The other cool thing is that if you only want to do mutable state (and not, e.g. read from a network socket or do any other IO) then you can use the "ST" monad. This is like the IO monad except it only allows you to read and write to mutable variables (and arrays etc.), and it also gives you a function called "runST" which runs and ST action. This means that you can actually call such an ST action from pure code (unlike IO). The key thing here is that runST has a type which prevents side effects from "leaking" (so you can't e.g. call runST on an ST action which returns a mutable reference). So while you may have lots of ST actions which read and write to lots of mutable references in scope, there is no way that any such side effects can "leak" through "runST". This means you can write algorithms with mutable state (and there are algorithms where this is requried) but then once you're done you wrap it in a pure interface (same input => same output) and call "runST" on it to convert it into a pure function that can be called from any pure function.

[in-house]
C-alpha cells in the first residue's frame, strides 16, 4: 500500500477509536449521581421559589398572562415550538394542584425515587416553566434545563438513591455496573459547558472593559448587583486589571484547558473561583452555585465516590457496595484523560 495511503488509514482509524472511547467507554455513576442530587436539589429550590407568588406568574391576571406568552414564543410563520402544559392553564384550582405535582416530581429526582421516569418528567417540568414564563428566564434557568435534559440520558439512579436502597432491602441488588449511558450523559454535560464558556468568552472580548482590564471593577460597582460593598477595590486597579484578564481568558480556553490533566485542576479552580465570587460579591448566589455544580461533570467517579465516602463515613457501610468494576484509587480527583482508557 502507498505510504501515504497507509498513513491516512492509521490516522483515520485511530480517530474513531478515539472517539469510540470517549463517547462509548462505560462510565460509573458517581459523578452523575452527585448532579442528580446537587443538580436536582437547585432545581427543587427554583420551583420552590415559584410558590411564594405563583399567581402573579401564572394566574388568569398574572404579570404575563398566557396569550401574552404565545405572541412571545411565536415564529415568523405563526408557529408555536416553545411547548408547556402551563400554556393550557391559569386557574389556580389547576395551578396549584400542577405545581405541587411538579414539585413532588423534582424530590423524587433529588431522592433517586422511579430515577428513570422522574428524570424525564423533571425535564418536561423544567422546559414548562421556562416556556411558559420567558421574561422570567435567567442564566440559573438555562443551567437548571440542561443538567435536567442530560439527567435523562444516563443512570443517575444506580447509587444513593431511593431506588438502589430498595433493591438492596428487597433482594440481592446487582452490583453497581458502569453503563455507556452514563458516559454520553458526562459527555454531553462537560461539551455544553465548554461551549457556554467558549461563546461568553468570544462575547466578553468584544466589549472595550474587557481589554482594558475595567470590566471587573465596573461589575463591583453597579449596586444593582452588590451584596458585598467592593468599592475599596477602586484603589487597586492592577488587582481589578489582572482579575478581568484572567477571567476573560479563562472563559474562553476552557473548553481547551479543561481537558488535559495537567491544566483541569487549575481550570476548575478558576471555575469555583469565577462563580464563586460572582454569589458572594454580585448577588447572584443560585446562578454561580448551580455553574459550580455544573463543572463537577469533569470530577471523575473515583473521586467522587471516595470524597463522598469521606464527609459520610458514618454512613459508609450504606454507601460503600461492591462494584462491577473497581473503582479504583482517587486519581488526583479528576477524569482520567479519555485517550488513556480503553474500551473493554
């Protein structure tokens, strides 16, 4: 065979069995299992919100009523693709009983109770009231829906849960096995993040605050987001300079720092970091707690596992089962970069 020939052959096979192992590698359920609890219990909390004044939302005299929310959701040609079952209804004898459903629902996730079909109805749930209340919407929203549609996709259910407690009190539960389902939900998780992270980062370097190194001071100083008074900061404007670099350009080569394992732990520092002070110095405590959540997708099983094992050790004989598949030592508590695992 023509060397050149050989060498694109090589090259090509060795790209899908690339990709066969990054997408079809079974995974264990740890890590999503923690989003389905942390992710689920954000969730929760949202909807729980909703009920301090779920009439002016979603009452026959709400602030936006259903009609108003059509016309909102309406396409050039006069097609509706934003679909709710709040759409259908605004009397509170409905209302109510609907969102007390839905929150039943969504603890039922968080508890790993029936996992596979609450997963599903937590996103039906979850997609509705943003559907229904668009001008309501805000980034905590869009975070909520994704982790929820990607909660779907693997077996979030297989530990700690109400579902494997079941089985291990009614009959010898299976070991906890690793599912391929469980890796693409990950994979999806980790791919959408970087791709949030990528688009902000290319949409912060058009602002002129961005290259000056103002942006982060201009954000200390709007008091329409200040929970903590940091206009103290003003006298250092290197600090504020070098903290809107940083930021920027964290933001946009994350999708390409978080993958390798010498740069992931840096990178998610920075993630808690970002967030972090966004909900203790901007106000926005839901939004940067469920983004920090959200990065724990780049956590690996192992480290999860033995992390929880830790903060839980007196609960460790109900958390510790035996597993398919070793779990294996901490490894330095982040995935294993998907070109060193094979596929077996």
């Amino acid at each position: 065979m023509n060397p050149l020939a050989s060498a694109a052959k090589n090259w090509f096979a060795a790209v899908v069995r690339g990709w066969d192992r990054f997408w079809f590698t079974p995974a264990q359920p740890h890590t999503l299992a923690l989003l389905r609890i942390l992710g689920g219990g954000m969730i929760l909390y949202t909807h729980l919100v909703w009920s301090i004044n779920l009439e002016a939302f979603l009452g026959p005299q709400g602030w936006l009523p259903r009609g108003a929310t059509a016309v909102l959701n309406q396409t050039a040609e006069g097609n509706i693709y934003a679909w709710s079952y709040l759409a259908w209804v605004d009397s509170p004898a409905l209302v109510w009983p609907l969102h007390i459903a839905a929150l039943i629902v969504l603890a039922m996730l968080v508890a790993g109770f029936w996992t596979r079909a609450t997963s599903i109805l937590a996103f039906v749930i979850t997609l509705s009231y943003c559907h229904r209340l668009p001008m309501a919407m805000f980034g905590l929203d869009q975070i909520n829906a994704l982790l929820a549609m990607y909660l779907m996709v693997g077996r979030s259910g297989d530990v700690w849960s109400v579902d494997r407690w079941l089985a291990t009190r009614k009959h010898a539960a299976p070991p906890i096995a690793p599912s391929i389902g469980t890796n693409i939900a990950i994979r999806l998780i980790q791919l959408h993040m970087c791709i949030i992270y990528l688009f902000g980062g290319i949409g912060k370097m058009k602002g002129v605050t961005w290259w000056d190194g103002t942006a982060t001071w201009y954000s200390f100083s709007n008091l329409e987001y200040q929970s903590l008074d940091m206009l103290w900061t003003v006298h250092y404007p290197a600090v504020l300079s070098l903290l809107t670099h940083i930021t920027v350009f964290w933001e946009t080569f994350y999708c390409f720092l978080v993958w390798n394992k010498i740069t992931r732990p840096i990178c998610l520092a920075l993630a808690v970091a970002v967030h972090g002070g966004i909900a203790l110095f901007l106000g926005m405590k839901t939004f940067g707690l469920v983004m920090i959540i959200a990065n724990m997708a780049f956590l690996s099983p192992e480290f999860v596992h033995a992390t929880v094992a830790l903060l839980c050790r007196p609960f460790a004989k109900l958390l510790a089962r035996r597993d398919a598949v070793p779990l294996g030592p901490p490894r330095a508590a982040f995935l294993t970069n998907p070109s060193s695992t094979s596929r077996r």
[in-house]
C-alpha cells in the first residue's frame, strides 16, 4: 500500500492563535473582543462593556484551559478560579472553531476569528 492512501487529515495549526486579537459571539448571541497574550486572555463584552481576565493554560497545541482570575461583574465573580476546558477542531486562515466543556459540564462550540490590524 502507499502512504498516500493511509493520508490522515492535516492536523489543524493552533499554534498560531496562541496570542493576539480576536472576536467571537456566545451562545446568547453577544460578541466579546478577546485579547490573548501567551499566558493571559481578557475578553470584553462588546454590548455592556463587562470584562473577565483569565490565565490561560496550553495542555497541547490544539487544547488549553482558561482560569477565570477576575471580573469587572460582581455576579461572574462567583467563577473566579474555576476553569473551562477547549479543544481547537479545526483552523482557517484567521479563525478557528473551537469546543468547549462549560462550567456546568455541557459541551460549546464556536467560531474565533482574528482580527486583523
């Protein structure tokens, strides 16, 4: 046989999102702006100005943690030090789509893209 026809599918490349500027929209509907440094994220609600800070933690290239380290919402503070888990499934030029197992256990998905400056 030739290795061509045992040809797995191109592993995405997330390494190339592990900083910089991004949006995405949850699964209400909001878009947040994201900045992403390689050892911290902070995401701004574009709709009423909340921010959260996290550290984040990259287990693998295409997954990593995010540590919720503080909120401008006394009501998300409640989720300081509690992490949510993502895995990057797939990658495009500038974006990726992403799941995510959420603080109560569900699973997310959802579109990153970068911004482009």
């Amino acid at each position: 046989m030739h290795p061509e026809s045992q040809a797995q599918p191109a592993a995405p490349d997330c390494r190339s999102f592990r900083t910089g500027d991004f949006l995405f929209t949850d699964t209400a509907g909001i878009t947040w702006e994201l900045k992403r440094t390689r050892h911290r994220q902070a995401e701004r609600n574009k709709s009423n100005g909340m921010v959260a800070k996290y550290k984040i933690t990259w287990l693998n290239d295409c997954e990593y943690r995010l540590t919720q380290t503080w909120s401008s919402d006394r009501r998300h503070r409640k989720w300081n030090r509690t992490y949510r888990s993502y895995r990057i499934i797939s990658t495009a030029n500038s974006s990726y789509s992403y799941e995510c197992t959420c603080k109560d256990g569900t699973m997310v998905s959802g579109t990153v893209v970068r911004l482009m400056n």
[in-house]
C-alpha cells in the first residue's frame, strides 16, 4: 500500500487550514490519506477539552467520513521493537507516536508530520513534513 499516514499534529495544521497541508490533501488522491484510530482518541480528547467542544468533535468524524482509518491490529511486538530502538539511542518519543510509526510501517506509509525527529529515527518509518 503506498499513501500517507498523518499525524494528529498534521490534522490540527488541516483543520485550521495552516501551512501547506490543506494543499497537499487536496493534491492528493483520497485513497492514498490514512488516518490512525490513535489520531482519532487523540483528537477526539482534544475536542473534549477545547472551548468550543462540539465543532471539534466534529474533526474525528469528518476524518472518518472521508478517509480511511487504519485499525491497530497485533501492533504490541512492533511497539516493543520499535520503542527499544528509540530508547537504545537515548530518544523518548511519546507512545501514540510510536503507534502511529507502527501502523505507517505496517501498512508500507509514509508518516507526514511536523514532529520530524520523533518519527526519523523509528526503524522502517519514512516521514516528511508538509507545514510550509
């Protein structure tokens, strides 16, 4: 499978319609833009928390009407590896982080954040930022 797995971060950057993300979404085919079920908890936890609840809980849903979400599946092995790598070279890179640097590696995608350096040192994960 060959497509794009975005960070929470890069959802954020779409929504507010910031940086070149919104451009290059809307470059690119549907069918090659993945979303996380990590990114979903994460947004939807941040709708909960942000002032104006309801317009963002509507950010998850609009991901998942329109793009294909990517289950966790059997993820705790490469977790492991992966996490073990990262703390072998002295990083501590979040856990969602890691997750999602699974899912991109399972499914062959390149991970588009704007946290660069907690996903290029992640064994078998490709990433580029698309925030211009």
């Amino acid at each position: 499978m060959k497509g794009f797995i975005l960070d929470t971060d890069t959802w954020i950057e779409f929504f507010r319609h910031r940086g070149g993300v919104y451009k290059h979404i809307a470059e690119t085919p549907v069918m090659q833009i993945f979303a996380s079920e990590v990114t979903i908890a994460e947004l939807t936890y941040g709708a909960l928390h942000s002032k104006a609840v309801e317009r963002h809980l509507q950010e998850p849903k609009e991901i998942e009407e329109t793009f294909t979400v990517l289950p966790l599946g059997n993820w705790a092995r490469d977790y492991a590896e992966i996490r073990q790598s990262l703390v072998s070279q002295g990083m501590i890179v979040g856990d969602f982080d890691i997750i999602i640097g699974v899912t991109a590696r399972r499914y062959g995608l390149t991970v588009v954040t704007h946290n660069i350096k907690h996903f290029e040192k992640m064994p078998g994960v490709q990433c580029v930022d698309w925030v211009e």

This way we still get purity (the compiler can do all sorts of cool stuff; but perhaps more importantly the programs are much easier to understand and usually contain far fewer errors -- not to mention the benefits to concurrent programming this gives), but we also have the pragmatics of being able to do low-level mutable state programming where needed.

    So while pure functionaly programming used to mean "no mutable state ever" (and as SPJ said, this was the cause of prolonged embarassement before they figured out the monad stuff!), now days it just means "safe mutable state that can be encapsulated in a pure functional environment", which is much more useful!
  • Not only was it nice, informative and too short, but it was just funny!! Big Smile Big Smile I laughed a lot... More like this one.

  • evildictaitorevildictait​or Devil's advocate
    Hehe. I remember back when I was in college. I gave the computing department a great deal of grief for using haskell for "not being a useful language". Hehe. It's really nicely put together tho.
  • Nirvana...

    What a great name for a programming language!

  • i don't quite understood what comprehensiveness term means in the context used by Mr Simon, anyone?
    DamienMorton wrote:
    When will Nirvana.NET be relased?
    never
  • CharlesCharles Welcome Change
    quango wrote:
    

    Nirvana...

    What a great name for a programming language!



    Nirvana was used as a concept. You know, nirvana... It is NOT the name of a programming language being worked on... That said, yeah, it would be an interesting name.
    C